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Reconstruction Era: 1865 - 1877
 

Reconstruction Era Links

Reconstruction

The period after the Civil War, 1865 - 1877, was called the Reconstruction period.  Abraham Lincoln started planning for the reconstruction of the South during the Civil War as Union soldiers occupied huge areas of the South.  He wanted to bring the Nation back together as quickly  as possible and in December 1863 he offered his plan for Reconstruction which required that the States new constitutions prohibit slavery.

In January 1865, Congress proposed an amendment to the Constitution which would abolish slavery in the United States.  On December 18, 1865, Congress ratified the Thirteenth Amendment formally abolishing slavery. 

The Civil War ended on April 9, 1865.  Abraham Lincoln was assassinated less than one week later. Andrew Johnson, Lincoln's Vice President,  briefly continued Lincoln's policies after Lincoln's assassination and in May 1865 announced his own plans for Reconstruction which included a vow of loyalty to the Nation and the abolition of slavery that Southern states were required to take before they could be readmitted to the Nation.

Black codes were adopted by midwestern states to regulate or inhibit the migration of free African-Americans to the midwest. Cruel and severe black code laws were adopted by southern states after the Civil War to control or reimpose the old social structure.  Southern legislatures passed laws that restricted the civil rights of the emancipated former slaves. Mississippi was the first state to institute laws that abolished the full civil rights of African-Americans.  "An Act to Confer Civil Rights on Freedmen, and for Other Purposes,"  a very misleading title, was passed in 1865.  Other states quickly adopted their own versions of the codes, some of which were so restrictive that they resembled the old system of slavery such as forced labor for various offenses.

The Bureau of Refugees, Freedmen and Abandoned Lands (or the Freedmen's Bureau) was organized to provide relief and assistance to the former slaves, including health services, educational services, and abandoned land services. Congress passed an act on March 3, 1865 to establish the Bureau of Refugees, Freedmen and Abandoned Lands.  The program was administered by the Department of War and was first headed by General Oliver Otis Howard who was appointed to the position on May 13, 1865 by President Abraham Lincoln.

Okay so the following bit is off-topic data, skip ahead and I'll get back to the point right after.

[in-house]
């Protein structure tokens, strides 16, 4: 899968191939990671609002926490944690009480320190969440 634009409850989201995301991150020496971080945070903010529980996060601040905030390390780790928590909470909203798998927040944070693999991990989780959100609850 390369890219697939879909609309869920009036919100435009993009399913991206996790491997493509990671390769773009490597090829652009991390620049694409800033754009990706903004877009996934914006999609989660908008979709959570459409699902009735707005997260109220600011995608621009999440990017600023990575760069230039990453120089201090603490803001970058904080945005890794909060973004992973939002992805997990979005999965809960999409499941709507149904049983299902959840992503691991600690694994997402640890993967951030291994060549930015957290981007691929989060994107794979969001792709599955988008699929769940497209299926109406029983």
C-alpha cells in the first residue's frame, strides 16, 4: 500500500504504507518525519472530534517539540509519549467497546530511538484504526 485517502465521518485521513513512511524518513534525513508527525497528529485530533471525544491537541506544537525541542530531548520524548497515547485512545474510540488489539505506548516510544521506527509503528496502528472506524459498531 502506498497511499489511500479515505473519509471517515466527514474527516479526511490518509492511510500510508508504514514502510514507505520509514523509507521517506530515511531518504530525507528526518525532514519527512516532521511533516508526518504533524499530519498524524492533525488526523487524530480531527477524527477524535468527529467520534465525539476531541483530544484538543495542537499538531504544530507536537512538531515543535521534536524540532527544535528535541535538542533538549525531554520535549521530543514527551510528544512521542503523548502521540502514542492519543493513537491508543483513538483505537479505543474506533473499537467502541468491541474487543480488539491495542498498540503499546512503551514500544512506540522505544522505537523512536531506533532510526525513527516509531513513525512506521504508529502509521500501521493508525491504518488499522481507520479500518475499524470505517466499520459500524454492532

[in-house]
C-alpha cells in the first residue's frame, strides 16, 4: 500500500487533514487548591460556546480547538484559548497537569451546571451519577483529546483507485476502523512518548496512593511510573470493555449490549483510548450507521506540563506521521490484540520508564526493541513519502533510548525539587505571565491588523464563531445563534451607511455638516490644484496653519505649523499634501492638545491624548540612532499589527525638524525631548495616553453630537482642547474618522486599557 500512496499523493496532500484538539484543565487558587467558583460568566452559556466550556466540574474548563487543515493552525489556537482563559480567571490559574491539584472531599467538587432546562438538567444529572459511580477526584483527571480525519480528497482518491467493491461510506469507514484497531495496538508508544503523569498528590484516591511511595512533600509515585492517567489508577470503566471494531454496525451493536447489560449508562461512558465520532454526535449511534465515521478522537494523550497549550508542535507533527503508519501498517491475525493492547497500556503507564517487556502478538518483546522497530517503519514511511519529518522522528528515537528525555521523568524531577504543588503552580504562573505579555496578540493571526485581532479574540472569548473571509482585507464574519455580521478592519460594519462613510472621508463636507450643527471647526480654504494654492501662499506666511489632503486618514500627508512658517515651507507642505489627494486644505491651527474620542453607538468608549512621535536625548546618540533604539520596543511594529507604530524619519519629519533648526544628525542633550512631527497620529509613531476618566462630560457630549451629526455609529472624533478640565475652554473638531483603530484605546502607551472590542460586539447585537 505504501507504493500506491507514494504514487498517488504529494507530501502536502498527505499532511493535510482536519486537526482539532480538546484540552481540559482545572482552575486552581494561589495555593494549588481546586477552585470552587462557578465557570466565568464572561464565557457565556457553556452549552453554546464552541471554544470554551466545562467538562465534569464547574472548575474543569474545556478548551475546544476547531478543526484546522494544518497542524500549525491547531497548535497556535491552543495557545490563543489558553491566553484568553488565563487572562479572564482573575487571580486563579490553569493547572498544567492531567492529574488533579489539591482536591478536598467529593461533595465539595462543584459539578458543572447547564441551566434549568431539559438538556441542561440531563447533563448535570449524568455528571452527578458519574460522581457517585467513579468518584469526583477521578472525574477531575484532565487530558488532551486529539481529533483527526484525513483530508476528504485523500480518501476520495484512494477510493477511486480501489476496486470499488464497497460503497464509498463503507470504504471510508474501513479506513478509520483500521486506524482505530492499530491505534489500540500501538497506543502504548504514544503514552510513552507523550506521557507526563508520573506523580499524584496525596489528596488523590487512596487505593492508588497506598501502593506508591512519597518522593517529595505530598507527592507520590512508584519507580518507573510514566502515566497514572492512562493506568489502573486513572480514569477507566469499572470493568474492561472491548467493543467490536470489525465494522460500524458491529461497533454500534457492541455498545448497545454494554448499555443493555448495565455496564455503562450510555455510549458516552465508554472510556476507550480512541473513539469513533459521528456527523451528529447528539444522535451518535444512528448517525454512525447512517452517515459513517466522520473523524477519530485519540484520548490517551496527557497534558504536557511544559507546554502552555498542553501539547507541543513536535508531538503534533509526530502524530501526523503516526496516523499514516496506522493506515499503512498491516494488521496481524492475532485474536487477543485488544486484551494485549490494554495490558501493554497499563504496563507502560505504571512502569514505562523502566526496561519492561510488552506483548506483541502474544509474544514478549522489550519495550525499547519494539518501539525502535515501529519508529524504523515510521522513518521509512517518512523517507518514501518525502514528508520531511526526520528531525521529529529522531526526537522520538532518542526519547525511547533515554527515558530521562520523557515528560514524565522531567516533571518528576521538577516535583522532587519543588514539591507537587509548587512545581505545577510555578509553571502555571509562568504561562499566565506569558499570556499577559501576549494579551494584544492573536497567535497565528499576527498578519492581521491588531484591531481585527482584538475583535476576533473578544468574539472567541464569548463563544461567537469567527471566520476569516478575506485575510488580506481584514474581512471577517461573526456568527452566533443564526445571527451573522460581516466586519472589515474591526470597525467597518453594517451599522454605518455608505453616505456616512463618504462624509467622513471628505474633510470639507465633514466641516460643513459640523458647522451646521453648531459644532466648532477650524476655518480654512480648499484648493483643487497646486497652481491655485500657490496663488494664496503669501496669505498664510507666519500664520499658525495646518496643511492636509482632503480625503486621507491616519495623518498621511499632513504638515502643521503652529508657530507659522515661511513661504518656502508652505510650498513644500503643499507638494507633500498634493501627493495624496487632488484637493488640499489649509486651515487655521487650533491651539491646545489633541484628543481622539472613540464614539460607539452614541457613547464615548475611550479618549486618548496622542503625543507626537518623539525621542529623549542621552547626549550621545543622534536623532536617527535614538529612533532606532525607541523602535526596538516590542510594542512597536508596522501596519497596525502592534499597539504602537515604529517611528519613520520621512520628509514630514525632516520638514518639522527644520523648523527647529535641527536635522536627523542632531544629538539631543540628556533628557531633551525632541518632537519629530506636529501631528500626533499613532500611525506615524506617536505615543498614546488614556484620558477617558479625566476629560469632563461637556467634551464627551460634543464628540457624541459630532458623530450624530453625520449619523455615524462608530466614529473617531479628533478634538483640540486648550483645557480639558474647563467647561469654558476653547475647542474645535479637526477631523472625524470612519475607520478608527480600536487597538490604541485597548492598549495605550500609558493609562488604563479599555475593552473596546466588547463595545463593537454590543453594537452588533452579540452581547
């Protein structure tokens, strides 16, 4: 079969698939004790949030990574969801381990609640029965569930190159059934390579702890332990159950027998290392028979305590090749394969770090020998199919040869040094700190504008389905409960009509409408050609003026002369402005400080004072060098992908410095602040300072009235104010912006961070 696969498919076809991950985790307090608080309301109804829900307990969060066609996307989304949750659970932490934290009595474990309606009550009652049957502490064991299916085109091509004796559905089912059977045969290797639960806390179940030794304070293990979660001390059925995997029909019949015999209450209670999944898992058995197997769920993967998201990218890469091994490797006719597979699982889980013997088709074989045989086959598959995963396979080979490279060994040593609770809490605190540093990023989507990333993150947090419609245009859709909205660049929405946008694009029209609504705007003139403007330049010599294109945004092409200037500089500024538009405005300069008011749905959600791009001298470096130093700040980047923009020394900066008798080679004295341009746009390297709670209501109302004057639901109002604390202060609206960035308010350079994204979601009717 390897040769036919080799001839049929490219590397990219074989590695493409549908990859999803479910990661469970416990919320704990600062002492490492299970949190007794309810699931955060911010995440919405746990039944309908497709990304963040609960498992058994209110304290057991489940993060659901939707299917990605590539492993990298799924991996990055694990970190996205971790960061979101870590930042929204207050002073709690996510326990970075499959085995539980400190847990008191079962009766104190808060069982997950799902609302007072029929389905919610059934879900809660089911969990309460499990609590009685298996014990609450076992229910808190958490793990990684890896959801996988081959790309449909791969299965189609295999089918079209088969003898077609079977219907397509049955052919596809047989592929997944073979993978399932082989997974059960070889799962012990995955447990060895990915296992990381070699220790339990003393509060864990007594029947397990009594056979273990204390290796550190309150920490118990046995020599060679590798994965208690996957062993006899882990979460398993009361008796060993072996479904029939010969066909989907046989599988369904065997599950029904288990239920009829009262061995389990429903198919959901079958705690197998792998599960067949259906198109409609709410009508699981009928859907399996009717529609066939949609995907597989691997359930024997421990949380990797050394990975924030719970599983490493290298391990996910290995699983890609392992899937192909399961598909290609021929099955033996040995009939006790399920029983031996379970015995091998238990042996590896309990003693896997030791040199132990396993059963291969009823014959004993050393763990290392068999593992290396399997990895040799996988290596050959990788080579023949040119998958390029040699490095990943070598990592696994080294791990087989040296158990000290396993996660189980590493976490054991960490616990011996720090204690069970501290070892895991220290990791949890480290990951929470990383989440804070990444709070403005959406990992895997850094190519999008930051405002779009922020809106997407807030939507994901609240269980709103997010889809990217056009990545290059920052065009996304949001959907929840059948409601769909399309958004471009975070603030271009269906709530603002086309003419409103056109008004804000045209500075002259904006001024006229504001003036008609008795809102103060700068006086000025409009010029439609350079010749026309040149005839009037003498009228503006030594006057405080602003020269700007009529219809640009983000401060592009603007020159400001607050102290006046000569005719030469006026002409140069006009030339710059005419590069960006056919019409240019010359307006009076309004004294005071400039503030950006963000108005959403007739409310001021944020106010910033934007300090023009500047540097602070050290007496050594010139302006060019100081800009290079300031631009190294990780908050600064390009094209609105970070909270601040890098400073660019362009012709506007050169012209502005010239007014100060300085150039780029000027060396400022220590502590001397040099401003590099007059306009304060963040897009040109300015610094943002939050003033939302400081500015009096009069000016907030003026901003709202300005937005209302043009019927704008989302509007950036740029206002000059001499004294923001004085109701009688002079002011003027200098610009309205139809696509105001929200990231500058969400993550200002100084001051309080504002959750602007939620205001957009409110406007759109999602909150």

Although Congress responded with legislation that led to the Civil Rights Act of 1866, States kept on the books laws that continued the legacy of the black codes and, therefore, second-class citizenship for the newly freed slaves. In 1866, the Civil Rights Act was passed by Congress which outlined a number of civil liberties including the right to make contracts, own and sell property and receive equal treatment under
the law.

Congress passed the Fourteenth Amendment in 1867. The amendment was designed to provide citizenship and civil liberties to the recently freed slaves. 

The first Reconstruction Act was passed by Congress on March 2, 1867.  Five military districts each under the leadership of a prominent military general were carved out in the south and new elections were held which allowed the vote to black males. 

Carpetbagger was the name given to Northerners who came south for political and economic reasons.  They were considered corrupt individuals who were using Reconstruction as a means to advance their own personal interests.  Many of the Northerners were middle-class individuals who were professional people who decided to move to the South to make their mark. Others were soldiers of the Union army who stayed in the south at the conclusion of the war.  During the period of Reconstruction, fifty-two of the sixty individuals who served in the Congress were ex-Union soldiers.  Some of these people were asked to run for office by former slaves.

Black Northerners also ventured south.  Some of them were veterans of the Civil War, others were teachers, ministers and returning children of free blacks who had been educated in the north including "Black carpetbaggers" born in Great Britain and Dutch Guiana and had been elected members of Congress.  More than 100 blacks held public office after the Civil War. 

Sources: Paul Finkleman.  "Black Codes,"  in Encyclopedia of African-American Culture and History.  v.1. 
             New York:  Macmillan Library Reference, USA, 1996.
             Eric Foner, "Carpetbaggers," in Encyclopedia of African-American Culture and History.  v.1.   New York: 
             Macmillan Library Reference USA, 1996.
             _________  "Reconstruction," in Encyclopedia of African American Culture and History.  v.4.  New York: 
             Macmillan Library Reference USA, 1996.

Scope

This selective bibliography provides a listing of books, journal articles, videos, and magazine articles about the reconstruction era from 1865-1877.  The books selected are available in Founders Library or one of the branch libraries.  Other materials that are listed may be located online via links to websites devoted to this period in American history.

Library locations and call numbers are included for books and sound recordings available at Howard.  The selected resources include works that are contemporary as well as critiques or analyses by today's scholars.

 
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